, , , ,

I misunderstood a story at the Mirror. It seems that, as from a horror film, an unstoppable black slime is slowly creeping and oozing all over buildings and monuments in the Imperial Capital. Naturally, I assumed they meant the government itself. Nope.

hqdefault (1)

The Blob, 1958.

The slime, a black powdery substance, is just an air-fed micro-organism of some sort. I don’t think it’s toxic or, if it is, it has to be the least toxic thing in that town. Still, the Uruks complain that it is graying the appearance of many a white marble facade.

‘It’s called slime, but when you touch it, it’s dry; it doesn’t come off on your fingers,’ noted CBS News’ Mark Albert when he visited the area.

Because of its dryness, it’s even more difficult to clean off, said Mike Litterst of the National Park Service.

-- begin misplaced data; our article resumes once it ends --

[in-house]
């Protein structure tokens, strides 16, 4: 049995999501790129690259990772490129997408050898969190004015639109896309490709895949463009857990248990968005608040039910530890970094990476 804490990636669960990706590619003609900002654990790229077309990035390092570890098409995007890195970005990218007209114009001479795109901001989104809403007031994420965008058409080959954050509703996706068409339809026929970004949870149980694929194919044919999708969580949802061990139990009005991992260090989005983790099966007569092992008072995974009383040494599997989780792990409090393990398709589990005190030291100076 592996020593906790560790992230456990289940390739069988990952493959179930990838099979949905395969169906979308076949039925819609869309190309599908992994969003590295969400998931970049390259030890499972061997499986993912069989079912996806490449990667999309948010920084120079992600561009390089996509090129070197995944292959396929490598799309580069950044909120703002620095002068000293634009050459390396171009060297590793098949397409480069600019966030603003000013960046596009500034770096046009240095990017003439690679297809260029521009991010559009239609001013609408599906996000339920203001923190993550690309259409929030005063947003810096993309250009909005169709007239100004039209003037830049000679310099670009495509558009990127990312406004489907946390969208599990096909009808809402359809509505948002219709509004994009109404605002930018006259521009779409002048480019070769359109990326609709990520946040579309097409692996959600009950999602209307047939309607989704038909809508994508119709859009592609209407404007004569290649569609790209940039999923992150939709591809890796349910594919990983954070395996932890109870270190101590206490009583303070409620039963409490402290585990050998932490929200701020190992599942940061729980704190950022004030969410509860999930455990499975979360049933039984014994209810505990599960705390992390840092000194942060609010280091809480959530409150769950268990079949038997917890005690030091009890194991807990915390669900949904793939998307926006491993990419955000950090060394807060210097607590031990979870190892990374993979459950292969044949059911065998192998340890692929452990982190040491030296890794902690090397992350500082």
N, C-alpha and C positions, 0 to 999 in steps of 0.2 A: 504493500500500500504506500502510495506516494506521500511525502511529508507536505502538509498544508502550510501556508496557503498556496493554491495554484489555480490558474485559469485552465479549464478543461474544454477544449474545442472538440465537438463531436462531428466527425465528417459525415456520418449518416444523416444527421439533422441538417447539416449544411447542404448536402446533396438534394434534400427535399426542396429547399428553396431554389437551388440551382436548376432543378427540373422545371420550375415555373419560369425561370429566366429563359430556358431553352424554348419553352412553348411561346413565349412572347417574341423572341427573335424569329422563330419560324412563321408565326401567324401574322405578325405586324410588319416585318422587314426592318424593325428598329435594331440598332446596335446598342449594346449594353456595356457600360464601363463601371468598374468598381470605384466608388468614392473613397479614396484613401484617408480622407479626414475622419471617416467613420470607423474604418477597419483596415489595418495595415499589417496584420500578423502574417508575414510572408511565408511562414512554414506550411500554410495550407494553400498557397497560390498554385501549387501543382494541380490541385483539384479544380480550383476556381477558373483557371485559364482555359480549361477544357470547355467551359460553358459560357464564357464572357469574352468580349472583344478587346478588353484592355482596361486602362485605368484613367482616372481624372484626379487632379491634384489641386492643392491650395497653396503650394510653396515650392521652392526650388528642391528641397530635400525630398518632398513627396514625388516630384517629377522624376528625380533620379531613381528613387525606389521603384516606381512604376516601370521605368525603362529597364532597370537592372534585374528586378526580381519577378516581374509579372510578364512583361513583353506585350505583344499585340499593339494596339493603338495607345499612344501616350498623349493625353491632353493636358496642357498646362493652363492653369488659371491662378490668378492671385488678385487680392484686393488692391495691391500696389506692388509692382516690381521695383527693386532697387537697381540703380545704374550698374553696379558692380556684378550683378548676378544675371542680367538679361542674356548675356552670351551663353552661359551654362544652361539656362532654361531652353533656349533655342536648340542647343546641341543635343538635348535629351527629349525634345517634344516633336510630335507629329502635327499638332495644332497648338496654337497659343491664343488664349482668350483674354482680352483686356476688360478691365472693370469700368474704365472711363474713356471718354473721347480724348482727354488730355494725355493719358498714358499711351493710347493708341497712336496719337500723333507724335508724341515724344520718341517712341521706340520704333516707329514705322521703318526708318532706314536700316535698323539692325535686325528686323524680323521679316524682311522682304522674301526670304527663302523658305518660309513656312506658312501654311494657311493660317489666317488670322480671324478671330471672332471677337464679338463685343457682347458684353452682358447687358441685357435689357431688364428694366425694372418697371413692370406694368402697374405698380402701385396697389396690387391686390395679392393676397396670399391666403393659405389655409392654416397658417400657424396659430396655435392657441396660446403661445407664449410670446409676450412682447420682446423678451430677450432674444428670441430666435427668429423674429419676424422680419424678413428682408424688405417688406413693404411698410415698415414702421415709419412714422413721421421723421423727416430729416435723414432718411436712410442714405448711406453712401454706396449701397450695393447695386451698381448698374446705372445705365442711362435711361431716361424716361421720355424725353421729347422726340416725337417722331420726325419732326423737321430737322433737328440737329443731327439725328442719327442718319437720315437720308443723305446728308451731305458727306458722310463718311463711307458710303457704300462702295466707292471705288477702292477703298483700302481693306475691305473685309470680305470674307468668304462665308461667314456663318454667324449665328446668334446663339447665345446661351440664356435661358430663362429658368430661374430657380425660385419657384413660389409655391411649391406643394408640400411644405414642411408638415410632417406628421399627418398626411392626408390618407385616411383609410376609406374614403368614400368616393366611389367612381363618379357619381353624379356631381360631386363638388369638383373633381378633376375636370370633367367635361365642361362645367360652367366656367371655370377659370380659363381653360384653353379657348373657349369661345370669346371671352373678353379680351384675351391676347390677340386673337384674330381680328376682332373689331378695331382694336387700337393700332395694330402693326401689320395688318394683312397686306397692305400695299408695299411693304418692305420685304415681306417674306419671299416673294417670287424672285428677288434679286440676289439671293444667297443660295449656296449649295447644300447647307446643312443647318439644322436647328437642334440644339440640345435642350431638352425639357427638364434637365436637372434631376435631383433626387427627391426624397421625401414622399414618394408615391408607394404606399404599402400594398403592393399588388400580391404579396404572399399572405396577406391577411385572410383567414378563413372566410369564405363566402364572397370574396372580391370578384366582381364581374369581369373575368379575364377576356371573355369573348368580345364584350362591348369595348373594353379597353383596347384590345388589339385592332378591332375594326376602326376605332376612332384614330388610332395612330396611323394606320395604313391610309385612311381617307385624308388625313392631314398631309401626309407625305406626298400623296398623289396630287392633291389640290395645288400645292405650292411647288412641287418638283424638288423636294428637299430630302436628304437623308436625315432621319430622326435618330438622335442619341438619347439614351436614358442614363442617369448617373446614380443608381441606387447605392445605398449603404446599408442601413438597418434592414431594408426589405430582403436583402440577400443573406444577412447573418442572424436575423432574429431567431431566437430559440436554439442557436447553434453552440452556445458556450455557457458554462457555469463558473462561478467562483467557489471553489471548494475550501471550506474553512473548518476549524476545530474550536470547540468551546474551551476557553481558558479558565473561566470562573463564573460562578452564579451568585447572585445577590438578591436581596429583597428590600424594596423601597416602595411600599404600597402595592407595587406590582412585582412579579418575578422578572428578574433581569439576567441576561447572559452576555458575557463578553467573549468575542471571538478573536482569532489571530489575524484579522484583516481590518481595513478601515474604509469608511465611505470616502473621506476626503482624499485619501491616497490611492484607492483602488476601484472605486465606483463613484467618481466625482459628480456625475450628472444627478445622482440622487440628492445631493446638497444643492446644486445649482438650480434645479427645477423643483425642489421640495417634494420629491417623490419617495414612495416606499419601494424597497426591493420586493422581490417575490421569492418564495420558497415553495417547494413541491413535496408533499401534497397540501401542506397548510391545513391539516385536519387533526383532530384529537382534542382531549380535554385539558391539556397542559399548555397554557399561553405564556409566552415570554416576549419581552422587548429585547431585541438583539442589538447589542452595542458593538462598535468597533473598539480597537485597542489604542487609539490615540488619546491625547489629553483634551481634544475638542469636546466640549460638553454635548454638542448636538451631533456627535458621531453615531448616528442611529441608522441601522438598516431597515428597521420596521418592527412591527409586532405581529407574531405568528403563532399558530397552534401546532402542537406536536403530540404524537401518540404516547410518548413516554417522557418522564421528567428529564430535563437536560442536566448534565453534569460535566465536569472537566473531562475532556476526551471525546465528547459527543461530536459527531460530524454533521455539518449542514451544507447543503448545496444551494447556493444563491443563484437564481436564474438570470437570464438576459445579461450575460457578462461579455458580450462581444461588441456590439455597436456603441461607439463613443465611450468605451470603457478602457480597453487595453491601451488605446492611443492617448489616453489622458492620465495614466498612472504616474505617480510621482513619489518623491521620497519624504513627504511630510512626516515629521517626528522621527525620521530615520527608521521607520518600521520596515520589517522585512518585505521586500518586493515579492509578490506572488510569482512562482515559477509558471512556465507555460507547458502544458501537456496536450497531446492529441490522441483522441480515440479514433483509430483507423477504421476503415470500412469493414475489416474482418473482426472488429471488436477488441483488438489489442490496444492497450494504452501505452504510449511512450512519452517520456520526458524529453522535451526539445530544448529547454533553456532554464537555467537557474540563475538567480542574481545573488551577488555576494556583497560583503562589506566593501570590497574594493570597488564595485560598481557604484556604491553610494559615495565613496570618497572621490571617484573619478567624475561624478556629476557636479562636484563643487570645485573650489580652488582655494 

All biofilm, which is a colony of microscopic organisms, really needs to grow is nutrients and a surface such as stone. Many famous monuments all over the world have the same issue.

Rain can cause pits to form in smooth stone surfaces over time, creating the perfect petrie dish for the slime.

But getting rid of it isn’t as easy as soap and water.

Wars everywhere, economic oblivion, an invasion, and utter decay of nearly everything civic or good and all they care about is scrubbing some microbes. That should tell you where the government’s priorities are. They’re serious too – they’ve sought help from scientists the world over.

I have an easy fix. My solution will surely dry up, burn up the powder while getting rid of the other slime too. I recommend fire. Lots and lots of fire.